Both types of hysterectomy — traditional and MIP have risks including:

  • Reactions to medications or problems resulting from anesthesia
  • Breathing problems
  • Bleeding
  • Infection
  • Blood clots in the veins or lungs
  • Death (rare)
  • Inadvertent injury to the organs and vessels near the uterus

Risks Specific to Traditional Hysterectomy

  • Muscle injury
  • Post-operative incisional hernia

Discuss the Options With Your Physician

  • Understand the reasons why you may need your uterus removed
  • Find time to discuss the surgery away from the examining room when you are fully dressed and comfortable
  • Bring questions and take notes
  • Consider including a friend or family member in the discussion

Questions to Ask Before Your Hysterectomy Procedure

  • How long will it take me to recover?
  • When will I be able to leave the hospital?
  • Will my ovaries or any reproductive organs other than my uterus be removed?
  • When can I resume normal activities, including school, work, exercise, sexual activity, and recreation?
  • What type of hysterectomy will I have?
  • Is any type of minimally invasive procedure appropriate for my situation?
  • Which organs will be removed?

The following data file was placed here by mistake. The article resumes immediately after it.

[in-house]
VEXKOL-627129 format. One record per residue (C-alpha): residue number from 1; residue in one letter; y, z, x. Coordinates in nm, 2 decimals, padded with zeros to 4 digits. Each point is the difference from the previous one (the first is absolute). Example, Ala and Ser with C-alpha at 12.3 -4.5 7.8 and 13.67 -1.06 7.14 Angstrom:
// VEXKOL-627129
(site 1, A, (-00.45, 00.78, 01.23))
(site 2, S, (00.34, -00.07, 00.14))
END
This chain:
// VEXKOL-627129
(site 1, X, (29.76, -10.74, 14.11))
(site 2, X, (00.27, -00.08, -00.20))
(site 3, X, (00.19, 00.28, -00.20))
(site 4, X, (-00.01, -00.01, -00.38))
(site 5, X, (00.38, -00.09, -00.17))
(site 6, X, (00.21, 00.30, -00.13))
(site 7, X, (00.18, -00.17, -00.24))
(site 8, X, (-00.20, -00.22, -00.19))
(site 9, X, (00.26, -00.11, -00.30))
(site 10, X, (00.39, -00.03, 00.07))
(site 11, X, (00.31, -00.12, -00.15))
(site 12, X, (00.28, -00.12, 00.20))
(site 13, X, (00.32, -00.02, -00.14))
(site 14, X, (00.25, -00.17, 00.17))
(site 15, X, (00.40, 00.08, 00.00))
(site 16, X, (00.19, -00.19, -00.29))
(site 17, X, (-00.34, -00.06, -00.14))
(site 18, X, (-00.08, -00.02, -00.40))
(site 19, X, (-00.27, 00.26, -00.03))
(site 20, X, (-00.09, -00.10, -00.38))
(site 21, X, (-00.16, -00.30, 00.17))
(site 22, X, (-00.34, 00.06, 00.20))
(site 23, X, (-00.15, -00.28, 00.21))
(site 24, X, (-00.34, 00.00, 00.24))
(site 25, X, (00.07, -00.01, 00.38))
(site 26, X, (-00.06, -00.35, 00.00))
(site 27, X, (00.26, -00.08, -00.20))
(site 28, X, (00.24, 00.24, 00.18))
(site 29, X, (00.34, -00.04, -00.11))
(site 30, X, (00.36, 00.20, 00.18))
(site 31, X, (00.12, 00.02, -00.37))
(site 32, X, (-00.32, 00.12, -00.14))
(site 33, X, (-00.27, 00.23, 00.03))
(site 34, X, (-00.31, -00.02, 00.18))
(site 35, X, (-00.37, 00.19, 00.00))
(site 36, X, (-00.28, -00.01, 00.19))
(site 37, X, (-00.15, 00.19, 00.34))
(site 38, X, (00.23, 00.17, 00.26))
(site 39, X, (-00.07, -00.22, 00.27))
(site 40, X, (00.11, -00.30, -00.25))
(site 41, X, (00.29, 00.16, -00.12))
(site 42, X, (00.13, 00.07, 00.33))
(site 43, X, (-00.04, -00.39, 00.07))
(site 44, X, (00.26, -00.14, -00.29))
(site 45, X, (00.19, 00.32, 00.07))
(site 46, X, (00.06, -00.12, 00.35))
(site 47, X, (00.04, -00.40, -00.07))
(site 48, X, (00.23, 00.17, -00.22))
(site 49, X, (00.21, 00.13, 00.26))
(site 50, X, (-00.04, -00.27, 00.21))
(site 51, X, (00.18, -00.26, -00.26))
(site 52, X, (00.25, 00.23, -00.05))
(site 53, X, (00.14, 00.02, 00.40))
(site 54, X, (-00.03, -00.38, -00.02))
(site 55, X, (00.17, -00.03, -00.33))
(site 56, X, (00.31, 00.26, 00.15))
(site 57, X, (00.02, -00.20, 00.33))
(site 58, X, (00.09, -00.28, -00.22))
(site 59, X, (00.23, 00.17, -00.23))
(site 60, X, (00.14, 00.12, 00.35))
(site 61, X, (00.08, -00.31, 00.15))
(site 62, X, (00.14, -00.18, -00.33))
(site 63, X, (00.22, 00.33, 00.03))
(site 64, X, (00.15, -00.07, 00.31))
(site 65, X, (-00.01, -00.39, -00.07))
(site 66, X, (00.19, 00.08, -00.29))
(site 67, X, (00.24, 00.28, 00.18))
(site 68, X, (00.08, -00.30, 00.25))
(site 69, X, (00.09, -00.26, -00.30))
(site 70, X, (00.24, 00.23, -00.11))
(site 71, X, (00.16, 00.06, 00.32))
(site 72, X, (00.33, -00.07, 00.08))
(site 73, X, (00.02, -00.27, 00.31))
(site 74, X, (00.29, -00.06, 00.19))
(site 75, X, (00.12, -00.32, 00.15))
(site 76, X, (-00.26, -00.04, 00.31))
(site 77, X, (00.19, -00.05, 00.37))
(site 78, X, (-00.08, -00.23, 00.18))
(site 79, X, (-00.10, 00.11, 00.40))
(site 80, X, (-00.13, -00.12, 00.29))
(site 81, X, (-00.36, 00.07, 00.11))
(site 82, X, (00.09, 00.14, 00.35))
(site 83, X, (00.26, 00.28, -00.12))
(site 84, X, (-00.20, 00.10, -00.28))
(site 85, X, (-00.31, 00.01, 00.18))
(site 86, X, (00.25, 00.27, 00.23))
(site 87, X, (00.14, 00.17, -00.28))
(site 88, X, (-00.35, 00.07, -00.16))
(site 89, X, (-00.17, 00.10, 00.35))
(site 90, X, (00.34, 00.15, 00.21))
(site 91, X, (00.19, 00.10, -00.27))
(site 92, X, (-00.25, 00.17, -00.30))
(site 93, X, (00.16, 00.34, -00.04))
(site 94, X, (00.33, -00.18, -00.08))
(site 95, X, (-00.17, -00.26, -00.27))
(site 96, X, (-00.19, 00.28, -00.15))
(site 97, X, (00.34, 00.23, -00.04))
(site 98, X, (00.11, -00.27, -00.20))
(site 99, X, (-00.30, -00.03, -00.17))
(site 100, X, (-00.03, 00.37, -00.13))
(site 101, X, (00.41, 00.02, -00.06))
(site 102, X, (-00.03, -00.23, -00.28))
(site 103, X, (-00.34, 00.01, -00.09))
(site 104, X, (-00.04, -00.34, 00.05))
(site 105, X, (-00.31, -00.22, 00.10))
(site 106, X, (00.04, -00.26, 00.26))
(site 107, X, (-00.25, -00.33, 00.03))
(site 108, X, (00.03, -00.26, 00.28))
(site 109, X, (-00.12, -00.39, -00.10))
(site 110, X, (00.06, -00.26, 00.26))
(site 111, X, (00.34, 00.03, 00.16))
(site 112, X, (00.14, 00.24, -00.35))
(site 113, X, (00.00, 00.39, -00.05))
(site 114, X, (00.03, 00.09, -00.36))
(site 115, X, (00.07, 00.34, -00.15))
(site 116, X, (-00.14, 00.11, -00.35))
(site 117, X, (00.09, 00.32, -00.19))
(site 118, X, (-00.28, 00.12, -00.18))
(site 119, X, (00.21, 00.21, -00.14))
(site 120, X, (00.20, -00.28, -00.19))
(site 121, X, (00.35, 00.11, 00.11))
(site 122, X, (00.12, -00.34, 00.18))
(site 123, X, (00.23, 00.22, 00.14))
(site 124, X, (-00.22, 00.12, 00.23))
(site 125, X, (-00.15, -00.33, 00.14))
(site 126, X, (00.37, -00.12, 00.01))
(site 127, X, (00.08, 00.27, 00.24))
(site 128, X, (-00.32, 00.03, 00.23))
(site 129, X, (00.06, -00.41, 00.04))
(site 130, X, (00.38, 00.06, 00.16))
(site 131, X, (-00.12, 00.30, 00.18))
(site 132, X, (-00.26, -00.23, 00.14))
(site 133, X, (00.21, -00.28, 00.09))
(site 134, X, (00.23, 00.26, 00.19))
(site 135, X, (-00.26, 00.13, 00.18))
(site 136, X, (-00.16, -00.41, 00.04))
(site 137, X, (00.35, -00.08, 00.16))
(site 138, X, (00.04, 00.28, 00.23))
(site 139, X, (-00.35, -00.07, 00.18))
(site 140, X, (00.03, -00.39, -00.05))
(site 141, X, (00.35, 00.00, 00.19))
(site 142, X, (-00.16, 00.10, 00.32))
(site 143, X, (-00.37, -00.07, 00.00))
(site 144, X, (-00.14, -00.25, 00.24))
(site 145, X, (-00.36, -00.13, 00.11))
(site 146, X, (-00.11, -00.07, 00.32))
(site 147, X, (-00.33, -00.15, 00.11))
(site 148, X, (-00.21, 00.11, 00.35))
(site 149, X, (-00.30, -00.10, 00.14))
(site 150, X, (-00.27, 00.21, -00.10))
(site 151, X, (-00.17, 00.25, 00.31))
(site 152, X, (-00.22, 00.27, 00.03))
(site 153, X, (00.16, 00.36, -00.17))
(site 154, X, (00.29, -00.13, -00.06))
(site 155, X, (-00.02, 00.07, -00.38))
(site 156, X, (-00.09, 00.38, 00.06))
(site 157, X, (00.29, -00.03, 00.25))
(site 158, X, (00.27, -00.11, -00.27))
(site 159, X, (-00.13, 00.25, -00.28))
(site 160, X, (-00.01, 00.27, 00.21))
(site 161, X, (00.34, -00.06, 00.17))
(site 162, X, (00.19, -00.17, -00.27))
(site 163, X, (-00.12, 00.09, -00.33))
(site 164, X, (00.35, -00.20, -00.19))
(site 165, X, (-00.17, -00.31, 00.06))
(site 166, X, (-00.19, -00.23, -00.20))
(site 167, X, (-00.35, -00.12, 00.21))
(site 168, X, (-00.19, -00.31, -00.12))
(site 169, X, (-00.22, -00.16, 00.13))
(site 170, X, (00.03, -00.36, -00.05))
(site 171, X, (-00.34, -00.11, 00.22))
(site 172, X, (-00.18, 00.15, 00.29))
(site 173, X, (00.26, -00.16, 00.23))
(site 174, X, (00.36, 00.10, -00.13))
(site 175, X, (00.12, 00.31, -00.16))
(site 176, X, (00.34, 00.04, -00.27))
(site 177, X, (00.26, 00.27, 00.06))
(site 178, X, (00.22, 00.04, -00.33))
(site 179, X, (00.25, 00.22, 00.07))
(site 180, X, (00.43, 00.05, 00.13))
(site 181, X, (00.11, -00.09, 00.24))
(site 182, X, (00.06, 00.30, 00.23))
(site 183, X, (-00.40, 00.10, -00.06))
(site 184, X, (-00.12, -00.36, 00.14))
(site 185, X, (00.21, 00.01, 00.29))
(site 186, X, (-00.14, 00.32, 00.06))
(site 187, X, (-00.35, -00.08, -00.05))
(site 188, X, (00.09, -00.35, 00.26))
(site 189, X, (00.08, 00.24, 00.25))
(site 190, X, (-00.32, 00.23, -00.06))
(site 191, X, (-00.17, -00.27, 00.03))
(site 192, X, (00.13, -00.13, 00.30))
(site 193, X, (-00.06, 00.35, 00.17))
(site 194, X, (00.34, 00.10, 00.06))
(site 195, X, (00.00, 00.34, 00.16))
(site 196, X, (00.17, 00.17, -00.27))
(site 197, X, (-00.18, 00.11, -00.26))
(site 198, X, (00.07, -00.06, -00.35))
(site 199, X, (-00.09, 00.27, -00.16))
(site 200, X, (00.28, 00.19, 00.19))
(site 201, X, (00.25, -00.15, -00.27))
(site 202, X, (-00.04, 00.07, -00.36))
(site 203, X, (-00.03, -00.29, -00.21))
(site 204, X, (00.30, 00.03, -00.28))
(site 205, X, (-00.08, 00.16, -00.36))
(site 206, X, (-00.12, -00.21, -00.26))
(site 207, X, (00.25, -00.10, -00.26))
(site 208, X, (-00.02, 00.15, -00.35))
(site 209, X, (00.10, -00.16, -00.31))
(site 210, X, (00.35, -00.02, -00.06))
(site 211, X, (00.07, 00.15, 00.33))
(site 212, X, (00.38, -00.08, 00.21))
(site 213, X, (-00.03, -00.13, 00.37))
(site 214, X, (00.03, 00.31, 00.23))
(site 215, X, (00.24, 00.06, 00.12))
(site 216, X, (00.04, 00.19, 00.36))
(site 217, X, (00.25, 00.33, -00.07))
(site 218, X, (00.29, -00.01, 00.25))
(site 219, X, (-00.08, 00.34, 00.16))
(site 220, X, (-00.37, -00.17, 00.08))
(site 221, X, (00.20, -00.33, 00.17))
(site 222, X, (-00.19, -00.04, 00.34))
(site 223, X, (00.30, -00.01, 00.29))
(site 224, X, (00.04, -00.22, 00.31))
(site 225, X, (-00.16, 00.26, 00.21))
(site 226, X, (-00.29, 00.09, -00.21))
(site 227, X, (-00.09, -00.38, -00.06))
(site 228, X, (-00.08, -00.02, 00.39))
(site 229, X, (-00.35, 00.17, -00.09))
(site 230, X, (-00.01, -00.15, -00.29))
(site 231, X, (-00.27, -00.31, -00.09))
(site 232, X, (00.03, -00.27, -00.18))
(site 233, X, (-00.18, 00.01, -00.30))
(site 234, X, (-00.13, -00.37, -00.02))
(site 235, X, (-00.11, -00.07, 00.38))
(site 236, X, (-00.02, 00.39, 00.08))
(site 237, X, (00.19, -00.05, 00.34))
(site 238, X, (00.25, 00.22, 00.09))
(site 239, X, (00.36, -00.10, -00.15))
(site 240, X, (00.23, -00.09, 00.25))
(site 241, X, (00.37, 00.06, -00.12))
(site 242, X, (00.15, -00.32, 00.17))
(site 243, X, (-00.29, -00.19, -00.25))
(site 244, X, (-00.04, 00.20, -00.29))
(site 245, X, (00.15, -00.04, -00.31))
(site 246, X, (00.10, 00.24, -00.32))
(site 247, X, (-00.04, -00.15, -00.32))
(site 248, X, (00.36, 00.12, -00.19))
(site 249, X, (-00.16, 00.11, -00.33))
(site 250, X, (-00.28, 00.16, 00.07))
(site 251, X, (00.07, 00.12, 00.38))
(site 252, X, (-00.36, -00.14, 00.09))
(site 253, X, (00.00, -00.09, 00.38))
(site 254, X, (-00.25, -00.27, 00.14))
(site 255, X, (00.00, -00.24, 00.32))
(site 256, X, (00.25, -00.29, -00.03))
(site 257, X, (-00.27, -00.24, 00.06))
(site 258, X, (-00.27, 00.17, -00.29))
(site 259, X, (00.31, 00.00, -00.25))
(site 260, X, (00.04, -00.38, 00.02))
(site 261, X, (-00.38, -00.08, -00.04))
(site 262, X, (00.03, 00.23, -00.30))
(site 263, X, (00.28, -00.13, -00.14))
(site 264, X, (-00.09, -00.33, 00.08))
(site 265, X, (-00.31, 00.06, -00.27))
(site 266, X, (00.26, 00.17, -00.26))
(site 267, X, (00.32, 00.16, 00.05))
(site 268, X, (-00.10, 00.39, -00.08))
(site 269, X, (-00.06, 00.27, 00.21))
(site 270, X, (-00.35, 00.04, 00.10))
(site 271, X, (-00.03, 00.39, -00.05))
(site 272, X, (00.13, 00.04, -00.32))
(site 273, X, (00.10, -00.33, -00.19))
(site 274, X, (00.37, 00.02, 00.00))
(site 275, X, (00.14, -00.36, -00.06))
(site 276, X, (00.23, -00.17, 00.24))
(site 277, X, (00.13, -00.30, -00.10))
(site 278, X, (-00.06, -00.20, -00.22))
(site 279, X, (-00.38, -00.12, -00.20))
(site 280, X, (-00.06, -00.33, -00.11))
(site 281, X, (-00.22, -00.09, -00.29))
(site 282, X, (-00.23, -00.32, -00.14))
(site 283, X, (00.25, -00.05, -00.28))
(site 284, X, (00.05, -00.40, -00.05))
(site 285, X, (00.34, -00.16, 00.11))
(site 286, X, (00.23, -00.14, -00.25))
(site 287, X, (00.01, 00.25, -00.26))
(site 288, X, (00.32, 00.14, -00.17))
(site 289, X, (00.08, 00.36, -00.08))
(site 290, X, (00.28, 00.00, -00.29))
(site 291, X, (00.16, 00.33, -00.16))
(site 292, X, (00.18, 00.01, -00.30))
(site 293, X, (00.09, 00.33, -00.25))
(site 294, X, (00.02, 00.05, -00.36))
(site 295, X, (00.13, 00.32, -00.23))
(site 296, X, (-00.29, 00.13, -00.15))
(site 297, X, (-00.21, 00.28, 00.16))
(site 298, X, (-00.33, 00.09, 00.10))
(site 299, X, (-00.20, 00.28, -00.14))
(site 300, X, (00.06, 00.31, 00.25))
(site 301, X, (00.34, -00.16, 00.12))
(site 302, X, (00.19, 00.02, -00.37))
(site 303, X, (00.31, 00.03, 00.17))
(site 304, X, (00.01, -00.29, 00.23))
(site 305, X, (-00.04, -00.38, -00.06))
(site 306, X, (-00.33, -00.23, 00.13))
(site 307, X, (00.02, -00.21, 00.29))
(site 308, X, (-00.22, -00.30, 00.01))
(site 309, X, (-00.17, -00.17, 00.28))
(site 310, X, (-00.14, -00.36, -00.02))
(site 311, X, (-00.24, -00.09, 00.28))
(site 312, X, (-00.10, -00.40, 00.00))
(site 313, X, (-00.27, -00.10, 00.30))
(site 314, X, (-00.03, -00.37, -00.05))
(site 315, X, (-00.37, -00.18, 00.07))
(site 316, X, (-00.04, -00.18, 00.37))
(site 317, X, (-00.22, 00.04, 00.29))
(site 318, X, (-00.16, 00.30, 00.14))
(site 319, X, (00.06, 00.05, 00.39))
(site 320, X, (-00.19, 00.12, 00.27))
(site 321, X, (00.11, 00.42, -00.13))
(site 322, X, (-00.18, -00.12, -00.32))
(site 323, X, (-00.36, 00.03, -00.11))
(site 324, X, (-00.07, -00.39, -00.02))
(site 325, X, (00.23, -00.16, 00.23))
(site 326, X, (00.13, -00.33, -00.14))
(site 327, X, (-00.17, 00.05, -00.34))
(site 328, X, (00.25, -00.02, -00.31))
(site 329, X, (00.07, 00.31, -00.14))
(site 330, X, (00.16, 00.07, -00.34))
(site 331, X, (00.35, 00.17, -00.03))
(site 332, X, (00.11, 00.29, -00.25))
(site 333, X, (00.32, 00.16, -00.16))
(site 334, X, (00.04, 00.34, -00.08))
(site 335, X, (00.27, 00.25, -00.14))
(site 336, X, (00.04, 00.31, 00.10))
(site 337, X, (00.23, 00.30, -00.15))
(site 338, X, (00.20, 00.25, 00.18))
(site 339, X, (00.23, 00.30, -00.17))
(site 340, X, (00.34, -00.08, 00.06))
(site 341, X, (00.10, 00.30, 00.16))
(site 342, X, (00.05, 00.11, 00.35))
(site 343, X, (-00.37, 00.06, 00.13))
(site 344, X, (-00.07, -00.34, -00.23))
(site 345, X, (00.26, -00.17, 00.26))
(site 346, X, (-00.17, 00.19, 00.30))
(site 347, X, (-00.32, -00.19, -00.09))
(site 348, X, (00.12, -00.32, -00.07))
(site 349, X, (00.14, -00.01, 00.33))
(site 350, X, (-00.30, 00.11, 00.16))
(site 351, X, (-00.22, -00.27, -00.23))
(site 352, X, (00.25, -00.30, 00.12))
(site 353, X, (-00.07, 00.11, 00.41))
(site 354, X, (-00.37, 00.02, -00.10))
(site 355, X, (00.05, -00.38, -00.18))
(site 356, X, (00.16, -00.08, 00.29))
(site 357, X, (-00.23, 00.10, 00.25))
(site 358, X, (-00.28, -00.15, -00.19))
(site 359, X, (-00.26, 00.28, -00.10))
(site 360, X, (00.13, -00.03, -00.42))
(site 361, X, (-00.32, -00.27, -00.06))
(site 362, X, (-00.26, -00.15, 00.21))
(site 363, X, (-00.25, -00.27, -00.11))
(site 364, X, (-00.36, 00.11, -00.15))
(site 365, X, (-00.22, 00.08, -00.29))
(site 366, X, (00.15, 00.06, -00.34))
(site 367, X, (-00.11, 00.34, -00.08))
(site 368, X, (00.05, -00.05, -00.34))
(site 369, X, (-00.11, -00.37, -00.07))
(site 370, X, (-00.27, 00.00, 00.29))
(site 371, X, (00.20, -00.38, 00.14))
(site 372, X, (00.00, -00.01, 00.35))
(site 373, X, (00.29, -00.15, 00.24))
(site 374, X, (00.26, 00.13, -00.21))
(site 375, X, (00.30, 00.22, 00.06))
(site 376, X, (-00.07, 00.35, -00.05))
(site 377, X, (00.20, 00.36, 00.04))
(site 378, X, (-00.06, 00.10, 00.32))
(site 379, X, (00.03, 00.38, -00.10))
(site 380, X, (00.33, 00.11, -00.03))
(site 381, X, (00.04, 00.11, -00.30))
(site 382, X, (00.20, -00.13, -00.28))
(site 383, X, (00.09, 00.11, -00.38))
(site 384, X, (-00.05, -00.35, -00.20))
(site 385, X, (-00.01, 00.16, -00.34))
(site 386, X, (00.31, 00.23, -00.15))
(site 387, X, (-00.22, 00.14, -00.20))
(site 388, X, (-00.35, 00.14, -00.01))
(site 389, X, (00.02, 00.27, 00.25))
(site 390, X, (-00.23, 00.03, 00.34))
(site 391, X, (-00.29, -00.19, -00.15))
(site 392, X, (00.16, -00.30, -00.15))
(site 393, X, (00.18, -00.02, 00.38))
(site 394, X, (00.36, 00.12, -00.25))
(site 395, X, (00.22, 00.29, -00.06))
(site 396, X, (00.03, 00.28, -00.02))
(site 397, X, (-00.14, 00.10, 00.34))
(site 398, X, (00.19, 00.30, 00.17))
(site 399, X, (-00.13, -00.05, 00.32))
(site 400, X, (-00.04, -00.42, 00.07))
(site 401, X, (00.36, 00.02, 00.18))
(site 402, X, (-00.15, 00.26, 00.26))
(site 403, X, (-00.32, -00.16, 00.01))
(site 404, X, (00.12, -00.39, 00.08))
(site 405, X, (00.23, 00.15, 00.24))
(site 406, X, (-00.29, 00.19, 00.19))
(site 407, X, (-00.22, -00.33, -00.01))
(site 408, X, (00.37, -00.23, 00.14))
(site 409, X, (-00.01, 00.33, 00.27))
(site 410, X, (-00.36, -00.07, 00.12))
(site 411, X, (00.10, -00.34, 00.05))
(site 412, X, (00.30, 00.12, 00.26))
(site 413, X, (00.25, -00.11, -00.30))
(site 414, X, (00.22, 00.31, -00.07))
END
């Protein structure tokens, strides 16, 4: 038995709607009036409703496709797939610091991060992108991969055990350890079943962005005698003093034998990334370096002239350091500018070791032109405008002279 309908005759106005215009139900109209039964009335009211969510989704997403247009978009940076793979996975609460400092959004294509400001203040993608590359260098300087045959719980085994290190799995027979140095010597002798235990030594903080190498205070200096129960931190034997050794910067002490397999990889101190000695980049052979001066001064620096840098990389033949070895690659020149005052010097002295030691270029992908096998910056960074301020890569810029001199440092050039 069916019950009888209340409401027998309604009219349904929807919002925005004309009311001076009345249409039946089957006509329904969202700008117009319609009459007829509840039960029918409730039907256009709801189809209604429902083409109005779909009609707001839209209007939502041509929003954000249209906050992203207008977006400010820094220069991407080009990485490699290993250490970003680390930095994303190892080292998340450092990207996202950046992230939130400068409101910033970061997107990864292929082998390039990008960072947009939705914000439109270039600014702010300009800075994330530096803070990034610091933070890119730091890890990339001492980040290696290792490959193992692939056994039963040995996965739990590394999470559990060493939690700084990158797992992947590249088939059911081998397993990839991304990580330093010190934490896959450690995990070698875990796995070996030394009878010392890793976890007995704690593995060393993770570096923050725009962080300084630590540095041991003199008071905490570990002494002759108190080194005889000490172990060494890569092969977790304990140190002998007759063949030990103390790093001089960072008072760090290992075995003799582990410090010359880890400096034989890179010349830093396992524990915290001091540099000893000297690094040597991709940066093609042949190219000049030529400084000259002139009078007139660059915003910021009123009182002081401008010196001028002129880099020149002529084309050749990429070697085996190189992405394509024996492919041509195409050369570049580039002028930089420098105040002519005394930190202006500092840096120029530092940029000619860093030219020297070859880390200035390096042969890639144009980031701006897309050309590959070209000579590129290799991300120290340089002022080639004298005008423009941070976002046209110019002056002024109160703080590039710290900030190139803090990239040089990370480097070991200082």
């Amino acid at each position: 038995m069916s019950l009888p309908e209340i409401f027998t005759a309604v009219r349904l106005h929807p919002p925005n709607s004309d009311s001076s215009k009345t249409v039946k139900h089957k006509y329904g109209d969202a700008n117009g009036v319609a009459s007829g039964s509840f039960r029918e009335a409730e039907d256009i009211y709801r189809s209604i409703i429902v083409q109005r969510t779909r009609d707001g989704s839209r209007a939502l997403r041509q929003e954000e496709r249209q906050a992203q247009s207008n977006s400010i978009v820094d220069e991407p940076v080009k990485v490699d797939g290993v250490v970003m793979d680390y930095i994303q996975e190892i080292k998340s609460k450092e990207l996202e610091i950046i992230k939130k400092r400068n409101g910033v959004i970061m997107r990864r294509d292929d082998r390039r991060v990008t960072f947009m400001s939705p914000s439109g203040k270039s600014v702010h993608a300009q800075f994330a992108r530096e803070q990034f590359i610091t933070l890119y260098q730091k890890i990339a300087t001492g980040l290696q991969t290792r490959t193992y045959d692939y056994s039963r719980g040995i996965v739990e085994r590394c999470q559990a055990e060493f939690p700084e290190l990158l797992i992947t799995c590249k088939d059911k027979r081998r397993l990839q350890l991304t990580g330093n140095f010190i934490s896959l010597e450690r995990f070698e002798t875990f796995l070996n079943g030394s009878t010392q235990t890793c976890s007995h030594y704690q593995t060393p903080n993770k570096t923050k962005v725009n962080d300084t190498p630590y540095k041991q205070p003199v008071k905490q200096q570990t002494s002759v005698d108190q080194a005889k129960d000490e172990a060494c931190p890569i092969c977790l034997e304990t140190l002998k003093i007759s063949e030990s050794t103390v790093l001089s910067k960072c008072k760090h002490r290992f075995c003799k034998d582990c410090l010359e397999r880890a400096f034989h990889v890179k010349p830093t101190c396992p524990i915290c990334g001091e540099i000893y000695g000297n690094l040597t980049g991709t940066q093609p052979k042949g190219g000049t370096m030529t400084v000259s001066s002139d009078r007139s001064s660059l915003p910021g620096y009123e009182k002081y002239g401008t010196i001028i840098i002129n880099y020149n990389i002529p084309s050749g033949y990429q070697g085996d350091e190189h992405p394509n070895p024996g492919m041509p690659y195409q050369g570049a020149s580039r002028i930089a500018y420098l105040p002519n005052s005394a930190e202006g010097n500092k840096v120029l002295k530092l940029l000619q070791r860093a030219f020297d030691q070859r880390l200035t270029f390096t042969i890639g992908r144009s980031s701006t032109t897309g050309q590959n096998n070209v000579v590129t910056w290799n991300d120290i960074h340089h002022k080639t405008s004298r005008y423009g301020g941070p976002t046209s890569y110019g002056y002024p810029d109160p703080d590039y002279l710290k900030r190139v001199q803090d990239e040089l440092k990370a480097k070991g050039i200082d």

• Exactly where, and how big will the incisions be?
  • Is this the least invasive procedure available for my condition?
  • How many of these procedures have you performed in the past 12 months?

Choosing MIP over Traditional Surgery

Your surgeon will help you determine if MIP is an appropriate choice for you

Factors to consider include:

  • Obesity
  • History of abdominal surgery causing dense scar tissue
  • Inability to safely visualize organs
  • Bleeding problems during the operation
  • Underlying medical conditions

Advantages of Minimally Invasive Procedures (MIP)

  • Quicker recovery
  • Less time in the hospital
  • Less post-operative pain
  • Less scarring

References

  • National Women’s Health Information Center. “Hysterectomy.” [Online] November 2002 http://www.4woman.gov/faq/hysterectomy.htm
  • Hysterectomy Solutions. “Feel Like Yourself Sooner.” [Online] http://www.hysterectomyoptions.com/dtcf/